The Book of Ingeniously Daring Chemistry
Learning about the periodic table of elements can be difficult! And if your kids are like mine, they learn much faster when they can actually see something happen, instead of just reading about it. That’s why the book, The Book of Ingeniously Daring Chemistry: 24 Experiments for Young Scientists, by Sean Connolly, is the perfect mixture of education and hands-on science fun. There are 24 experiments that teach students about the different elements, some of their properties, and how to handle them safely of course.
The Book of Ingeniously Daring Chemistry
From Sean Connolly, the master of messy and dangerous (and therefore extra-fun) science, a collection of more than 20 hands-on experiments that are like an interactive journey through the periodic table of elements.
In this introduction to chemistry for STEM-curious kids ages 9 and up, each chapter of The Book of Ingeniously Daring Chemistry focuses on a single element—its properties, how it was discovered, and even its potential danger level. Easy-to-follow experiments help readers put their newfound knowledge into action.
All that’s needed is a sense of adventure and some items from around the house.
Make your own fossil with silicon. Use a pinhead and measure 166 feet of string for a mind-boggling insight into how a hydrogen atom is built. Discover oxygen and oxygenation by slicing an apple and seeing what happens an hour later. Harness the power of zinc with a potato clock. And enjoy a special hands-off feature about the “Dirty Dozen”—those nasty elements, from arsenic to plutonium, that can wreak havoc wherever they appear (there are no experiments using these chemicals). Matter really matters, and now you’ll really understand why.
About the Author
Sean Connolly is the author of The Book of Totally Irresponsible Science and other STEM-based Genius at Work titles for Workman, along with dozens of other books for both children and adults.
As a homeschool family, we’re always looking for fun and exciting ways to teach the students about science. Whether we need to dissect something, build a structure, or mix chemicals to cause certain reactions, the more the kids can do themselves, the better they seem to learn the concepts! Since we don’t have a full science lab like public schools have, I have to piece together equipment and materials myself. This book uses mostly things we already have, or can purchase easily, like a potato, apples, string, etc.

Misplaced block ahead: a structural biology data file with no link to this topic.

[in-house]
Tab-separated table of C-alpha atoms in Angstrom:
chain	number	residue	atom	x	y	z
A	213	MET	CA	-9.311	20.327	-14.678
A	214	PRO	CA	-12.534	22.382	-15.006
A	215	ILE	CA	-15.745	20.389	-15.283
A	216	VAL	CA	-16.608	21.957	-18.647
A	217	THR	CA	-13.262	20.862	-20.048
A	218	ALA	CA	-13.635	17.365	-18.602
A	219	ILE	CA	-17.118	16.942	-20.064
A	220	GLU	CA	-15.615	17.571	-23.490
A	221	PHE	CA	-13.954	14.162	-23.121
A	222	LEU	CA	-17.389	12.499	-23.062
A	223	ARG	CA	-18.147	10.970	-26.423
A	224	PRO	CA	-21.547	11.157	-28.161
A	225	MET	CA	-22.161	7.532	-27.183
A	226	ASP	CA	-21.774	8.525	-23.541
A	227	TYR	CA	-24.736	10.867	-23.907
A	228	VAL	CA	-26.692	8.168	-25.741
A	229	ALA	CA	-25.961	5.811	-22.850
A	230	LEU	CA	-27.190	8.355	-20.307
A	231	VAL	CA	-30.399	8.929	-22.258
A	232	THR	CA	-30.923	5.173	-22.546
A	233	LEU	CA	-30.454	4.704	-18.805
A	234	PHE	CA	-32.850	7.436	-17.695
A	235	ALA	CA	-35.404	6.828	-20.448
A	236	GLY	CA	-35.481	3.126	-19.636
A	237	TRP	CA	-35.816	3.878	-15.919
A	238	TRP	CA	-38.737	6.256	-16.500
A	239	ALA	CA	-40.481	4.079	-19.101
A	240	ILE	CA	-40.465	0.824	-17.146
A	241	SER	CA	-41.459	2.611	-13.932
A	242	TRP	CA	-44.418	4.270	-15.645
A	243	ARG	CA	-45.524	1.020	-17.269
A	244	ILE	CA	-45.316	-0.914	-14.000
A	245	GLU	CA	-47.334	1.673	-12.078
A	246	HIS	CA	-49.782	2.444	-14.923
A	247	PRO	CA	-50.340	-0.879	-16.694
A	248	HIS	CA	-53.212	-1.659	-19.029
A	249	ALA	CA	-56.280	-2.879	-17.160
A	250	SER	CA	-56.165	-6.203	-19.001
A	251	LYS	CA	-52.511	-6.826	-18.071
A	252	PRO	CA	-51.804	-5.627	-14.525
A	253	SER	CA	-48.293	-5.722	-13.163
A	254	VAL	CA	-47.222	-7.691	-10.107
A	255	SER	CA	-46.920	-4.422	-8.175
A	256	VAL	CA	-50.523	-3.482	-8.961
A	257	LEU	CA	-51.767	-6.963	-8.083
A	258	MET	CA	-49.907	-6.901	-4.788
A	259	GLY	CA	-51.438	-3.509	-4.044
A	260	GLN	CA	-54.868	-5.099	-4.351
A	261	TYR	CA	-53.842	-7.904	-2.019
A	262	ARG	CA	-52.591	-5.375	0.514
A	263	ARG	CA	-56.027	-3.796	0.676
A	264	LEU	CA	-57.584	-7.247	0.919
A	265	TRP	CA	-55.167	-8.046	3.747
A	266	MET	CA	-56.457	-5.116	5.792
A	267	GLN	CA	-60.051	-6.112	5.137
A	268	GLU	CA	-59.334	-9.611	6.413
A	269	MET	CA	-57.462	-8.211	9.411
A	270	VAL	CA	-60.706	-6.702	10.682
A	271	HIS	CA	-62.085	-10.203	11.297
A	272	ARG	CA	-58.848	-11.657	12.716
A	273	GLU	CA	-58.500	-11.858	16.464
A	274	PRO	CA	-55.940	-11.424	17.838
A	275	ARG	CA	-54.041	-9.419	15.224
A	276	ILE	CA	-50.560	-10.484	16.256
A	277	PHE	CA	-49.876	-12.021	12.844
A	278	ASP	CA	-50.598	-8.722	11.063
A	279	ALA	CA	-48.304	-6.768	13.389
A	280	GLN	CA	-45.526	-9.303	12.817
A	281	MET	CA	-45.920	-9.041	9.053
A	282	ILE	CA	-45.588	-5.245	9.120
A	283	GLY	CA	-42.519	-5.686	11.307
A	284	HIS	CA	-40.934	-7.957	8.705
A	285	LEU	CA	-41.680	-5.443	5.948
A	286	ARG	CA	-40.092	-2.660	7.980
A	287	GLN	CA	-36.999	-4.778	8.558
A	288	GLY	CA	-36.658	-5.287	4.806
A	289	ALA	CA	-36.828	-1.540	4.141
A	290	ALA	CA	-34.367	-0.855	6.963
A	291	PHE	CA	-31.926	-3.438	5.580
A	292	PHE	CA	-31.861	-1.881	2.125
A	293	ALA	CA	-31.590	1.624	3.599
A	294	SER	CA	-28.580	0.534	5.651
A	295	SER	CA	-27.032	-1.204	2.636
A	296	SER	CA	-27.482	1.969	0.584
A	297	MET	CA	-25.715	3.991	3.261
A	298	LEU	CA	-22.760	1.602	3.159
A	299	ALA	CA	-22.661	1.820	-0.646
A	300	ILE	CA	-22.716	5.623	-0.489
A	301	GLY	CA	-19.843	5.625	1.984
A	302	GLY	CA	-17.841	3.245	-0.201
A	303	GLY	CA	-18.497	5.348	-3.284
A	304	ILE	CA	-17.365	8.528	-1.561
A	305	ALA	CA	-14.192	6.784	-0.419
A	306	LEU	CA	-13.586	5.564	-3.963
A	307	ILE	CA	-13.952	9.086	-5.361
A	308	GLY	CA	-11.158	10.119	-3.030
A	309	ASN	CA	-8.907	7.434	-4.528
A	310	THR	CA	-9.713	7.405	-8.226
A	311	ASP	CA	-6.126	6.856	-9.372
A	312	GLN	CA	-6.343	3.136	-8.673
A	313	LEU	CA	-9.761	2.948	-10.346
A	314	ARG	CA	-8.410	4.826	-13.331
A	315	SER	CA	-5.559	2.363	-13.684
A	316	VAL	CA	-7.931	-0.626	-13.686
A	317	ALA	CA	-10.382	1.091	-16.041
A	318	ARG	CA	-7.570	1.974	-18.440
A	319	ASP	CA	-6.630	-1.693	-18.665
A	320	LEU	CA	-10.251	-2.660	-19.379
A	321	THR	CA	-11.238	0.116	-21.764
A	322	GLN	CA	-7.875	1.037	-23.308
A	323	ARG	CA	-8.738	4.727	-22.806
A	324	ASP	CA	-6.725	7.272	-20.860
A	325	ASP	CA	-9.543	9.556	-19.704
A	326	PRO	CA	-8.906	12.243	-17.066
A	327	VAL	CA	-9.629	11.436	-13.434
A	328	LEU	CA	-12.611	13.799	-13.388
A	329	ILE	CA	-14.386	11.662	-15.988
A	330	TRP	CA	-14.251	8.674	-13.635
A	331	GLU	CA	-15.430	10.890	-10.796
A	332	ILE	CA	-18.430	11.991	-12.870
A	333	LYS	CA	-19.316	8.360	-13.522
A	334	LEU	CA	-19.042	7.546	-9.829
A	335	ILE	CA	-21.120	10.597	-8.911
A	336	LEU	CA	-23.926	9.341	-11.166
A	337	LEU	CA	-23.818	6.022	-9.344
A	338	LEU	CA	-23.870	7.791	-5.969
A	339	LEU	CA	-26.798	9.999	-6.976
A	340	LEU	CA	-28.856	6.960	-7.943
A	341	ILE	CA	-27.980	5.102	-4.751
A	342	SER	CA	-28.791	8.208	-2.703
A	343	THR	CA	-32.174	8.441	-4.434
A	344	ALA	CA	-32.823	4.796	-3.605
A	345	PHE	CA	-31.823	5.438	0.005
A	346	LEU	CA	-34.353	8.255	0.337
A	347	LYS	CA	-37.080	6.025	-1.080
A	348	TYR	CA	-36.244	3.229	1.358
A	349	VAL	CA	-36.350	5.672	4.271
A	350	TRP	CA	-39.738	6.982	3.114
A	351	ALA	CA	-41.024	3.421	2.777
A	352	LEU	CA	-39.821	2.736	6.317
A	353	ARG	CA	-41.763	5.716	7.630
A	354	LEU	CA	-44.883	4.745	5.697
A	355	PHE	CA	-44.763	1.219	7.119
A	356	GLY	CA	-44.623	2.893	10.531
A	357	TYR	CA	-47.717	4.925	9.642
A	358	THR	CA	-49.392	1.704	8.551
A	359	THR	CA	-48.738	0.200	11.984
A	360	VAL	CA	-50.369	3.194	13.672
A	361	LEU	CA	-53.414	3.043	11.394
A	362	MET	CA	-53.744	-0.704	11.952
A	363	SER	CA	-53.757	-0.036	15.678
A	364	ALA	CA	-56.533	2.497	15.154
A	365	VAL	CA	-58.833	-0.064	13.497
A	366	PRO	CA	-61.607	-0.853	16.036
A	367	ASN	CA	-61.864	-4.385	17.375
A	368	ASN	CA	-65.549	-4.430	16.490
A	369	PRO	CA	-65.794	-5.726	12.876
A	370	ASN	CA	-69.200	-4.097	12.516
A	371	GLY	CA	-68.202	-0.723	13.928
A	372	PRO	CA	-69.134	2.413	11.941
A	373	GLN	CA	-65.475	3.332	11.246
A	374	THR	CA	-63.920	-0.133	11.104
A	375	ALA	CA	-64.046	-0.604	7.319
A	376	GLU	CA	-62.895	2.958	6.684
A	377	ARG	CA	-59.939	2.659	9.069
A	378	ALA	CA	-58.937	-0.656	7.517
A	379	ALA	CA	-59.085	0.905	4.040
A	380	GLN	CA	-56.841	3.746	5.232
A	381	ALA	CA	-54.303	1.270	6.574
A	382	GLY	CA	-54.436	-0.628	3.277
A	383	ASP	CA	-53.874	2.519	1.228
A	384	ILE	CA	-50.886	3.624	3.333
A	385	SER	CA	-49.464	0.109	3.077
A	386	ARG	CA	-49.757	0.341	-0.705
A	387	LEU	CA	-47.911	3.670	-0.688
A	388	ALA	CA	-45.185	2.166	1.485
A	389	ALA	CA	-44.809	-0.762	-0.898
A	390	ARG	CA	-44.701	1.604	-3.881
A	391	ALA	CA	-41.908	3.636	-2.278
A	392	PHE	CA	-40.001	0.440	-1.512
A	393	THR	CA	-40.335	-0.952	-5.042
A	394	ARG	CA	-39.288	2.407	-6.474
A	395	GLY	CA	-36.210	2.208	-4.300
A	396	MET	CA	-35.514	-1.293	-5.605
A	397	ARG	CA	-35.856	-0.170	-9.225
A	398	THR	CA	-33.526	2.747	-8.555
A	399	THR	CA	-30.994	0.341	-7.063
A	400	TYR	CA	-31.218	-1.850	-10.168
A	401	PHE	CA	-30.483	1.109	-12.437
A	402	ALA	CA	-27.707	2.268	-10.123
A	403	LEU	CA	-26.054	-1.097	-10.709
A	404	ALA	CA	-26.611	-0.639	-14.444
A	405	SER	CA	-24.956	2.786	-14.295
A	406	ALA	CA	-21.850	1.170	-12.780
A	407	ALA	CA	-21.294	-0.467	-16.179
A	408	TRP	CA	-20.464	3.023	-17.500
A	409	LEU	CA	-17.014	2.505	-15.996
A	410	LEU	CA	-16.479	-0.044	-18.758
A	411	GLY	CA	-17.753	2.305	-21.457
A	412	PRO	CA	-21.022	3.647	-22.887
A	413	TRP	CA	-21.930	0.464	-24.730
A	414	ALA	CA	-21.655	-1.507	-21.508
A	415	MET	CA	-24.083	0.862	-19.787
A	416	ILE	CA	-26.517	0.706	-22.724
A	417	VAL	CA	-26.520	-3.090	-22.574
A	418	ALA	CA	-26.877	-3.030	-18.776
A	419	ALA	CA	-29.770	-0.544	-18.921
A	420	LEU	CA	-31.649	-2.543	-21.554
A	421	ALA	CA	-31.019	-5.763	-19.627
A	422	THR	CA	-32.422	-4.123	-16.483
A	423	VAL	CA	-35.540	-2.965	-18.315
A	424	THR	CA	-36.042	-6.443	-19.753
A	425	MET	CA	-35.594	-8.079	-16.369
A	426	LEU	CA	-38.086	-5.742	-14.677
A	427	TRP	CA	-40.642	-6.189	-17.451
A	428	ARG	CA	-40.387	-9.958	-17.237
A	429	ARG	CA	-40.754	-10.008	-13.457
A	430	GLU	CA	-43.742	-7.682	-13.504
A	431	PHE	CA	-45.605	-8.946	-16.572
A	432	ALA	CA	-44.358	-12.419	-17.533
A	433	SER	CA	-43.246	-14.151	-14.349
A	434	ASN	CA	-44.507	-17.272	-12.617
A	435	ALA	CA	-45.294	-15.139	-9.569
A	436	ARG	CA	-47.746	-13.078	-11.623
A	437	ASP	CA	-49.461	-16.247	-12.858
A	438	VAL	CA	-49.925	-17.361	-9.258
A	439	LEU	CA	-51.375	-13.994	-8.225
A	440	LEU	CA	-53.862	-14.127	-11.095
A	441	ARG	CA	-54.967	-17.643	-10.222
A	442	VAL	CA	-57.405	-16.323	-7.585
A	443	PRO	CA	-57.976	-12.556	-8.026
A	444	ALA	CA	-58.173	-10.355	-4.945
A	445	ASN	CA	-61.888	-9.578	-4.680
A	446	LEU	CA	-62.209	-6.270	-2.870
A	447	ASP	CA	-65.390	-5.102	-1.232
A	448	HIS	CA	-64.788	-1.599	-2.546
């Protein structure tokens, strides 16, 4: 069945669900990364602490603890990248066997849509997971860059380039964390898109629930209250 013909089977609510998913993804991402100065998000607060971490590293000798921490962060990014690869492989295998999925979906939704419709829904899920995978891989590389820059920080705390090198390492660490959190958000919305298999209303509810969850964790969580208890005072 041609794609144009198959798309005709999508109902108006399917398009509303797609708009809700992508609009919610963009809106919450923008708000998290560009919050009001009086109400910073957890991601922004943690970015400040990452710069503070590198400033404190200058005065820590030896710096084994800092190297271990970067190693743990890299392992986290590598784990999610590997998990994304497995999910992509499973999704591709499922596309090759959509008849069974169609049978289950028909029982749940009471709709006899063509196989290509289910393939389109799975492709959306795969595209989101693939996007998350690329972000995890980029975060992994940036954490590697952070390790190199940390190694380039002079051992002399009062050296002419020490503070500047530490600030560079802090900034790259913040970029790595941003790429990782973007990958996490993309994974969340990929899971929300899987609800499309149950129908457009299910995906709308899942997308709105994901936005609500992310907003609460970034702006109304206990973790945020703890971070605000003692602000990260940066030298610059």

The experiments are well written so they are easy to follow, without a lot of adult help required.
Don’t worry, I still supervised and helped with in depth explanations for the more advanced students. But this was a great way to teach concepts about the elements and the periodic table to a range of grade levels! While some of them were more basic in nature, it was a great starting place that covered the simplest material for the younger students and served as a starting point for the older students. They could then use that demonstration and hands-on experience to go on to something more advanced.
And while the book discusses some of the scary elements (think arsenic), you don’t actually work with them! Let’s save that for more advanced classes in college, shall we?
I enjoyed the explanation that was provided in each chapter, from the basic information like the atomic number, boiling point, etc., the text would also cover information such as how and where it was discovered. This was presented in narrative form, so we could read it aloud in a group/class setting, or the students could read it for themselves as time permitted.
I’d definitely recommend this book for homeschool families, students that are curious about science, or even families that want to have some fun hands-on experiments together! It’s meant for grade ranges 4-7, but could be adapted into lessons for older or younger students to fit your personal needs. You can learn more about The Book of Ingeniously Daring Chemistry: 24 Experiments for Young Scientists from Workman Publishing. It is also available on Amazon in Kindle and Hardback versions.